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India’s Supreme Court Orders Industrial Facilities to Stop Operating Unless They Have Treatment Plants

India’s Supreme Court has ordered industrial facilities there to quit operating near bodies of water unless they have effluent treatment plants that treat sewage and industrial wastewater. They must still be given proper notice. The aim is to bring down water pollution levels.

The Hindustan Times is reporting that said that bench there has directed the state pollution control boards to ensure that all industrial units verify their actions — that they have indeed set up such wastewater treatment plants. The boards will furthermore have to carry out inspections to check on the status of the situation.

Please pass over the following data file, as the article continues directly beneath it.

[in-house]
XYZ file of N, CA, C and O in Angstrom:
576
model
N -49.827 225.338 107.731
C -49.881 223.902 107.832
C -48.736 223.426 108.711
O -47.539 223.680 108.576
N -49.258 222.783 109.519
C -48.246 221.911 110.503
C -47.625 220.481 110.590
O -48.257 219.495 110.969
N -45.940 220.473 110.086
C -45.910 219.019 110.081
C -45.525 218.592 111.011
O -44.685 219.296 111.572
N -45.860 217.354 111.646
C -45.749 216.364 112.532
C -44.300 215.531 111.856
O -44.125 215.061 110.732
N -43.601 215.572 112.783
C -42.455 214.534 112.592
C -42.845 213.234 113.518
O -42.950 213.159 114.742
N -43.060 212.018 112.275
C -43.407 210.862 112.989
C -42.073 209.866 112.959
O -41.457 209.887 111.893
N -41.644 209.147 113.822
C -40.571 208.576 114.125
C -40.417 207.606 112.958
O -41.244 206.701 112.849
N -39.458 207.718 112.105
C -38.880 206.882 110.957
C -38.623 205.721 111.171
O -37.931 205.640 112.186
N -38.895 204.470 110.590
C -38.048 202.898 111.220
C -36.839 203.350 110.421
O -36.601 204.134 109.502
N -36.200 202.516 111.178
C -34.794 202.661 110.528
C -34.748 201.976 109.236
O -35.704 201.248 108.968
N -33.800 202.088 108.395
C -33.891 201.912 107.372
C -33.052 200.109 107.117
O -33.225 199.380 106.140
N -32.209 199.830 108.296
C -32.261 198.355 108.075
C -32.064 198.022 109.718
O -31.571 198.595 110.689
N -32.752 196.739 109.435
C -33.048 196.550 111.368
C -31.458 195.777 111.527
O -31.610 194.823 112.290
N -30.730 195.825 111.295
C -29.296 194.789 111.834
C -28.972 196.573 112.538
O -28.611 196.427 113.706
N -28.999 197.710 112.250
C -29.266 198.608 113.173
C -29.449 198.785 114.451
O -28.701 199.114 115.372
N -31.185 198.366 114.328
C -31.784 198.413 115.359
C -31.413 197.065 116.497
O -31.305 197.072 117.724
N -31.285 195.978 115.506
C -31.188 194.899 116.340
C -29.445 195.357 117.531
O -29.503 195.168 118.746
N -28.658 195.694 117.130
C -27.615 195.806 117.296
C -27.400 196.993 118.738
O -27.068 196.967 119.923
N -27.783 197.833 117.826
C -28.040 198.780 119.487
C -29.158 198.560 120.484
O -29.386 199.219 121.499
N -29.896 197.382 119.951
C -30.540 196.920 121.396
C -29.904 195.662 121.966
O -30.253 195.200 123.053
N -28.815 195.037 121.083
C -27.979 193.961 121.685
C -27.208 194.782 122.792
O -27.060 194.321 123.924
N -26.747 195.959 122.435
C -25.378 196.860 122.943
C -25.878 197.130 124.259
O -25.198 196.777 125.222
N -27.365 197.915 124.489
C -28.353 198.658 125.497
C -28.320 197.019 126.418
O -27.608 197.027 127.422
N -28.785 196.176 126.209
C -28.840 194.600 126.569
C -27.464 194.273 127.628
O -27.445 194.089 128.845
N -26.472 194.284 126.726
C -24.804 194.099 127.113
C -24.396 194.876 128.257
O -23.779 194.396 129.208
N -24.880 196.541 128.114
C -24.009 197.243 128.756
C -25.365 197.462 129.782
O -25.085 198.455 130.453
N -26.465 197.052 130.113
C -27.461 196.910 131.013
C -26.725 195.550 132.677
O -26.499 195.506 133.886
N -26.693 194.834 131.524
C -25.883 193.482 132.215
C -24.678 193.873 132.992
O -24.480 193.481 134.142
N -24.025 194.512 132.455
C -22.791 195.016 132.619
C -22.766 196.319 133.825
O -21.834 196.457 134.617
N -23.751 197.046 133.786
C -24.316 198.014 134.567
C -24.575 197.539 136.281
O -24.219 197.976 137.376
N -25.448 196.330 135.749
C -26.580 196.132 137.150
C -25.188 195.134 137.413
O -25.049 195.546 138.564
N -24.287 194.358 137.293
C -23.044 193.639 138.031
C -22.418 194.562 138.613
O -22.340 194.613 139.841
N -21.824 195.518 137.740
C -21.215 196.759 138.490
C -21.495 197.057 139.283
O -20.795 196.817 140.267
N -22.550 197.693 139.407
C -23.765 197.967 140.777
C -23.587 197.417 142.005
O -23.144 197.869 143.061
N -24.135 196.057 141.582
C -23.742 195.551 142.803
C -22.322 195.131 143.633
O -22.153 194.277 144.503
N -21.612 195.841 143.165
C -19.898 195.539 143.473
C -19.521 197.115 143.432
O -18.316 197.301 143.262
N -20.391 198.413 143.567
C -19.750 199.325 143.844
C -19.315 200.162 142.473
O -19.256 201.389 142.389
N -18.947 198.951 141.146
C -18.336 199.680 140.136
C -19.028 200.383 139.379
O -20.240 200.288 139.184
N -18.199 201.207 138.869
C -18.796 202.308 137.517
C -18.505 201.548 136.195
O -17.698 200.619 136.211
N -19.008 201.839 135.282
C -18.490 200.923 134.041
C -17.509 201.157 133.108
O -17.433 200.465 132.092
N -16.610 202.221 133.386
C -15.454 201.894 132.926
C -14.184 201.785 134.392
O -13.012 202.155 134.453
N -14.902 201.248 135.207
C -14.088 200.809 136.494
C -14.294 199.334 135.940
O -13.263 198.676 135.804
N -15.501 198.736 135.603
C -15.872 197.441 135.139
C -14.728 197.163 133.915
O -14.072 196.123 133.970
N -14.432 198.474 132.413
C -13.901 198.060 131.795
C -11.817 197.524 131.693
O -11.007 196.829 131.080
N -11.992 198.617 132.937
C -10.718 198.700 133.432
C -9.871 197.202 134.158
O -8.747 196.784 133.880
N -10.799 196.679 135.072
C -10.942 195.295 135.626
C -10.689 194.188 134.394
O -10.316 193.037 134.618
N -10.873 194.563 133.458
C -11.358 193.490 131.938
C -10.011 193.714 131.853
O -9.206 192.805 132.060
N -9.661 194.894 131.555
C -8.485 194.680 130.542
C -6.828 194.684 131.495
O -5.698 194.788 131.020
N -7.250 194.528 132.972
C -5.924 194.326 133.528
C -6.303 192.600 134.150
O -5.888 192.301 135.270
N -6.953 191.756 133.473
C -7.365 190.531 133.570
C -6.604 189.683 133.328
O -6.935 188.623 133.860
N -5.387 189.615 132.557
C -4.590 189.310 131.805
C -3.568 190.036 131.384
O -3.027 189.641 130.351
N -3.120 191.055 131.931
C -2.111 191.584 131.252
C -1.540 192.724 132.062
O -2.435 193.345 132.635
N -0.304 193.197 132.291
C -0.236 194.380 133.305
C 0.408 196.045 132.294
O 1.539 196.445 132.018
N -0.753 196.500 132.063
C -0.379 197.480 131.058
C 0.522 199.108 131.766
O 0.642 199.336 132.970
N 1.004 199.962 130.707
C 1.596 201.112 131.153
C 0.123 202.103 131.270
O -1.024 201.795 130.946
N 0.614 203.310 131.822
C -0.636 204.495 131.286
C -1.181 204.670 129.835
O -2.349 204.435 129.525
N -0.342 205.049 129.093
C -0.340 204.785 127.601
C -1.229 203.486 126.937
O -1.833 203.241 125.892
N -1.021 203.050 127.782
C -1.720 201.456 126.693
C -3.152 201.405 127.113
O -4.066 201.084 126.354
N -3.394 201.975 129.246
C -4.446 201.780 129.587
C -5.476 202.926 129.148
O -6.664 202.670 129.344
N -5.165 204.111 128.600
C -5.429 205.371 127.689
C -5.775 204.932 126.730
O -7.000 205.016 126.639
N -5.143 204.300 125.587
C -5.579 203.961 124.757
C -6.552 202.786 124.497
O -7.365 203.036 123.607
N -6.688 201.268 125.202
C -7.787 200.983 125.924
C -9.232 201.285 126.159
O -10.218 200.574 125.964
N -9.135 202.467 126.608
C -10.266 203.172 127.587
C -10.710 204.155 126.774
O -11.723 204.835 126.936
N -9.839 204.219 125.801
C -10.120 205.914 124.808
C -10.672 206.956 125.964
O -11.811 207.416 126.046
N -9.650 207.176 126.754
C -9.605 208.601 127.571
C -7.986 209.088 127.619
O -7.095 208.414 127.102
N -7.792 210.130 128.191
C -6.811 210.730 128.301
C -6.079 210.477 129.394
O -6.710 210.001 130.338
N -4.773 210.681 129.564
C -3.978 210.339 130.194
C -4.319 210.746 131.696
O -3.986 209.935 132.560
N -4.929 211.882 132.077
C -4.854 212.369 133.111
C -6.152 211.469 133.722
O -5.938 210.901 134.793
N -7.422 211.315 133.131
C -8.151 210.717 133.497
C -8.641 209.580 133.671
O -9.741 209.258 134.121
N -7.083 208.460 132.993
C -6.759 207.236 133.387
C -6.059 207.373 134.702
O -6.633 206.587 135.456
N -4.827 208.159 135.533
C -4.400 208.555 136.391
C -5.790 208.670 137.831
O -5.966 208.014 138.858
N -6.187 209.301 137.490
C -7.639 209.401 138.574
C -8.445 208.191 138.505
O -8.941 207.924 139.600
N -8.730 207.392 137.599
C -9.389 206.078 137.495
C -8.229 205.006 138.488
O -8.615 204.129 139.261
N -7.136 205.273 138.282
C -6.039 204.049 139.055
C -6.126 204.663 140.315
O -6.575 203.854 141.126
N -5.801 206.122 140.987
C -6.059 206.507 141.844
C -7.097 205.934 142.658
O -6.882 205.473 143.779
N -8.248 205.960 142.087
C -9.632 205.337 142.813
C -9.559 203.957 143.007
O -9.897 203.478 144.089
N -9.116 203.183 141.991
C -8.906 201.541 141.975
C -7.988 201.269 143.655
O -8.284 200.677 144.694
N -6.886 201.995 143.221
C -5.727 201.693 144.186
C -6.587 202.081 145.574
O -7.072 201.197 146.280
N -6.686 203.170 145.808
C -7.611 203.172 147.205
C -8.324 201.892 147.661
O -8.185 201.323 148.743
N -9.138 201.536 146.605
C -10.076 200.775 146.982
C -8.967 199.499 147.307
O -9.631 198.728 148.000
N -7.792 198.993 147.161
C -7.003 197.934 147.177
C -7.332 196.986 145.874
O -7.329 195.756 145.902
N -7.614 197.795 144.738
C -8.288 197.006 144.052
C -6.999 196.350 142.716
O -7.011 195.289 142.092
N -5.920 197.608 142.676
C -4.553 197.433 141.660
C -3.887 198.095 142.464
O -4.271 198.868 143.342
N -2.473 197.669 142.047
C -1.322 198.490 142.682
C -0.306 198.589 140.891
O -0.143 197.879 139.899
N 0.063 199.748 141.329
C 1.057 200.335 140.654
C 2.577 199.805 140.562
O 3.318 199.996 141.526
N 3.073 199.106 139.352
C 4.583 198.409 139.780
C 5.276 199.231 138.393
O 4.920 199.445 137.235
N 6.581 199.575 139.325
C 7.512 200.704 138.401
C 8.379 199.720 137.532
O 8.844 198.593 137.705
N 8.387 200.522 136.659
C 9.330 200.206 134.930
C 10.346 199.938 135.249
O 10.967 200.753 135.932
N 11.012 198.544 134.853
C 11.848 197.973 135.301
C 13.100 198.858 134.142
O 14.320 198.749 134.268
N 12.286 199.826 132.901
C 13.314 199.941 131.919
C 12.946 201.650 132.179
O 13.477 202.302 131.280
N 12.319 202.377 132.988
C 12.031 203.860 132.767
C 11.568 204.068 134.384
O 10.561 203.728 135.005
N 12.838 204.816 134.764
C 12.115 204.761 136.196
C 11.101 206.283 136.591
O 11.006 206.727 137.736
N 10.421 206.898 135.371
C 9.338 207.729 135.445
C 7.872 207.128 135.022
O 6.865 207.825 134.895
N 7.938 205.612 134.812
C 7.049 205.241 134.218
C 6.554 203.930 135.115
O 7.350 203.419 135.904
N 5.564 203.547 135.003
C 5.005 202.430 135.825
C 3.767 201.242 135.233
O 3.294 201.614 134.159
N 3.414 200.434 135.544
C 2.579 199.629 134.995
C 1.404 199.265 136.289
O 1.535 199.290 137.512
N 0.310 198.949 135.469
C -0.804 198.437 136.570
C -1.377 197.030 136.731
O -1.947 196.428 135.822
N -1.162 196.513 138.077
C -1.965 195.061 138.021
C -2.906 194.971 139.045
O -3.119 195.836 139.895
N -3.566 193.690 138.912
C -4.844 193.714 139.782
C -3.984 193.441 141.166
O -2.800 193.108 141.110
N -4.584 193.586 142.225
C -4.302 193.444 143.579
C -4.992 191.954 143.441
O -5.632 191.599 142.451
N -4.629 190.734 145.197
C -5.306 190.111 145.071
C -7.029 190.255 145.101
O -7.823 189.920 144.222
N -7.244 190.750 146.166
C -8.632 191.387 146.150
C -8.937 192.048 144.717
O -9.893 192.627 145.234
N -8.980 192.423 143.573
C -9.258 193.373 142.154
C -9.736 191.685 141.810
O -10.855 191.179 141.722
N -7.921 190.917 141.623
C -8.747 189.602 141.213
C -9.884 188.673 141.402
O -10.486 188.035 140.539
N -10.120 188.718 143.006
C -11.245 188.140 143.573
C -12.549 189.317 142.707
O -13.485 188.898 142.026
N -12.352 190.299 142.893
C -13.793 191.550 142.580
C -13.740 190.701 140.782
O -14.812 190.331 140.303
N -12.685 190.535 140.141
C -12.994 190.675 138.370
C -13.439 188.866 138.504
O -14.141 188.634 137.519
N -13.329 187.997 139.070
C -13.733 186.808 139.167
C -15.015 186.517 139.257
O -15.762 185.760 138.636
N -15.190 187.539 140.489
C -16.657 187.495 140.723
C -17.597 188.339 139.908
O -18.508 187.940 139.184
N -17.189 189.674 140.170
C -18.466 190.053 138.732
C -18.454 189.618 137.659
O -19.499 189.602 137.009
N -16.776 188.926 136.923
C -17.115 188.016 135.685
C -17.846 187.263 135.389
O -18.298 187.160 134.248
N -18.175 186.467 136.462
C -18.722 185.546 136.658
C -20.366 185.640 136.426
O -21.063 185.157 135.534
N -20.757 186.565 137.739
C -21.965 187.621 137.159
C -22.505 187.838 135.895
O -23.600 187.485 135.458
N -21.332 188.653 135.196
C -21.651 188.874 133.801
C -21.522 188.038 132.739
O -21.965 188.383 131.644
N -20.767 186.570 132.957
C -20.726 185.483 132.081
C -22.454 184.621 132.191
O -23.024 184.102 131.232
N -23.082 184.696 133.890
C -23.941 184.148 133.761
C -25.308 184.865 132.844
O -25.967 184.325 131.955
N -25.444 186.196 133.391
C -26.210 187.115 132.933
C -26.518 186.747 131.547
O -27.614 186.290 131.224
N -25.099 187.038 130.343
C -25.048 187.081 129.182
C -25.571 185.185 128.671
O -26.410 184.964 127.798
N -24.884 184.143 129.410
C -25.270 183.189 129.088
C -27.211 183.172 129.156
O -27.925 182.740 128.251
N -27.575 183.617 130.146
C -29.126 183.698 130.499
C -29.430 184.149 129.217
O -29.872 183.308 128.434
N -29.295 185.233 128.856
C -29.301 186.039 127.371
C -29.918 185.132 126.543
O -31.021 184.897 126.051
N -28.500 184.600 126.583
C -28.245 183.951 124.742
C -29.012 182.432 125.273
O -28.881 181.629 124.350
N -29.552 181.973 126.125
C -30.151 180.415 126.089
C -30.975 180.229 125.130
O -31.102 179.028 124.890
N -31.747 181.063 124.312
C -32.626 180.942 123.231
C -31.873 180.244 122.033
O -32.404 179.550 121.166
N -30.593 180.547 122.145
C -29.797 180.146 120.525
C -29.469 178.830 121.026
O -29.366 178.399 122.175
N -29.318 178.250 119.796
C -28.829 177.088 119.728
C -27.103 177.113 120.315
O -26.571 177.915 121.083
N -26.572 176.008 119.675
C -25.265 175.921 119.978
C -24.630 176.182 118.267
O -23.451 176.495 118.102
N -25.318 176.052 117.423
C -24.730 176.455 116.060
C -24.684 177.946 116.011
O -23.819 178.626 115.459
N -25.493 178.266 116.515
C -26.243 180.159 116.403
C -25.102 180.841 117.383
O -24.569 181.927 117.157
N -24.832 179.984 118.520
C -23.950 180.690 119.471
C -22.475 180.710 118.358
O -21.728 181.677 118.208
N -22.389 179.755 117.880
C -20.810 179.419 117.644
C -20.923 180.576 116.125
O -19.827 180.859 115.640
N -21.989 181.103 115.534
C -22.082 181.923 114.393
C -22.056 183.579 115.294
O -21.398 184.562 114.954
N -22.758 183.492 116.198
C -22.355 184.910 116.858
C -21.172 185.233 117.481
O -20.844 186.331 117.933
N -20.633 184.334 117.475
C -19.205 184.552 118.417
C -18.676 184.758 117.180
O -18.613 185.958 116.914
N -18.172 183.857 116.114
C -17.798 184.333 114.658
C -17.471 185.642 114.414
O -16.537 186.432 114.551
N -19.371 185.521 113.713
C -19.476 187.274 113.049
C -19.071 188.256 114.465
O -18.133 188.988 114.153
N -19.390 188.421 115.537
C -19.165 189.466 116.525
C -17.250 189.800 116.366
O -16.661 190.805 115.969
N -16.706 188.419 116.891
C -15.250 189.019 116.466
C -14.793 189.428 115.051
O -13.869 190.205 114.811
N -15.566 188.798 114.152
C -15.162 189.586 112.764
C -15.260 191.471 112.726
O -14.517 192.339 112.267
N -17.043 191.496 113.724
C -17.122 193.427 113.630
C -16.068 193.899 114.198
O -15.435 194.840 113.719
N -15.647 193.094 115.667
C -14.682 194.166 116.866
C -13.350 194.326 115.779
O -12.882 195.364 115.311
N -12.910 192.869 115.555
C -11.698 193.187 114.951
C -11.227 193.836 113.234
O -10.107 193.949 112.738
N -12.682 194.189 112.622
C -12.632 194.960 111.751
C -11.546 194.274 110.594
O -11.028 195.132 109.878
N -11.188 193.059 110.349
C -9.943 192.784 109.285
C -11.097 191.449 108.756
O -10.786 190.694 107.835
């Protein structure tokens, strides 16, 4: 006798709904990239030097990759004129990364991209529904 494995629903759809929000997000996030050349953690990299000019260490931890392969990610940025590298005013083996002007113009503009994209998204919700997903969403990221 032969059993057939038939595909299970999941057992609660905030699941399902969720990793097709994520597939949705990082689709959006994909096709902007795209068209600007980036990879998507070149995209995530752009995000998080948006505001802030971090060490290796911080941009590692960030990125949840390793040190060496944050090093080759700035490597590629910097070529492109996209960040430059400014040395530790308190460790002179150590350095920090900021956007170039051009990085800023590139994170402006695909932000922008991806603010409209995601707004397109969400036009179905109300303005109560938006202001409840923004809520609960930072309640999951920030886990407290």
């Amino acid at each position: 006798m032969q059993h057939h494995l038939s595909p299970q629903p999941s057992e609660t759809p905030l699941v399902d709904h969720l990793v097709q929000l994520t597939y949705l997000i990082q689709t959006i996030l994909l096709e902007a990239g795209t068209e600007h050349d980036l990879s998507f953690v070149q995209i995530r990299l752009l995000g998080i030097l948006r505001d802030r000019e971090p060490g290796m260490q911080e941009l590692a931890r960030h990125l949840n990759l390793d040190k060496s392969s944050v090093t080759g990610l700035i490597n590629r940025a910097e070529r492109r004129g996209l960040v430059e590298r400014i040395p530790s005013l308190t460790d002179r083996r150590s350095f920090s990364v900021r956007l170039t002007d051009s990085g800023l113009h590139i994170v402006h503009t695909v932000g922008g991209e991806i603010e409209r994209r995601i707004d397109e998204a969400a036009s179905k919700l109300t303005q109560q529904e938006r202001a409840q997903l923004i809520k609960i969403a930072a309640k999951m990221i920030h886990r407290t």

“If industrial units do not have functional PETPs, then they will not be allowed to function any more,” the court said, as reported by the paper. The justices also directed the pollution control boards to disconnect power supply to those industrial units that do not comply.
Generally, industrial waste from over 700 pollution-intensive industries, such as chemicals, textiles, pulp and paper, are contributing to the crisis of toxic water pollution in at least four states of India through which the Ganges River flows, reports the Inspired Economist.
The textile industry is a heavy contributor to water pollution there, it continues. That’s because its factories are discharging colored effluent bleaching and dyeing.
“The bigger corporates have already introduced green technologies,” said Praj Executive Chairman Chaudhari, in the story.“But there could be issues of financing for (new technologies.) This calls for an integrated approach to project development with cost-effective technologies and innovative funding mechanism.”
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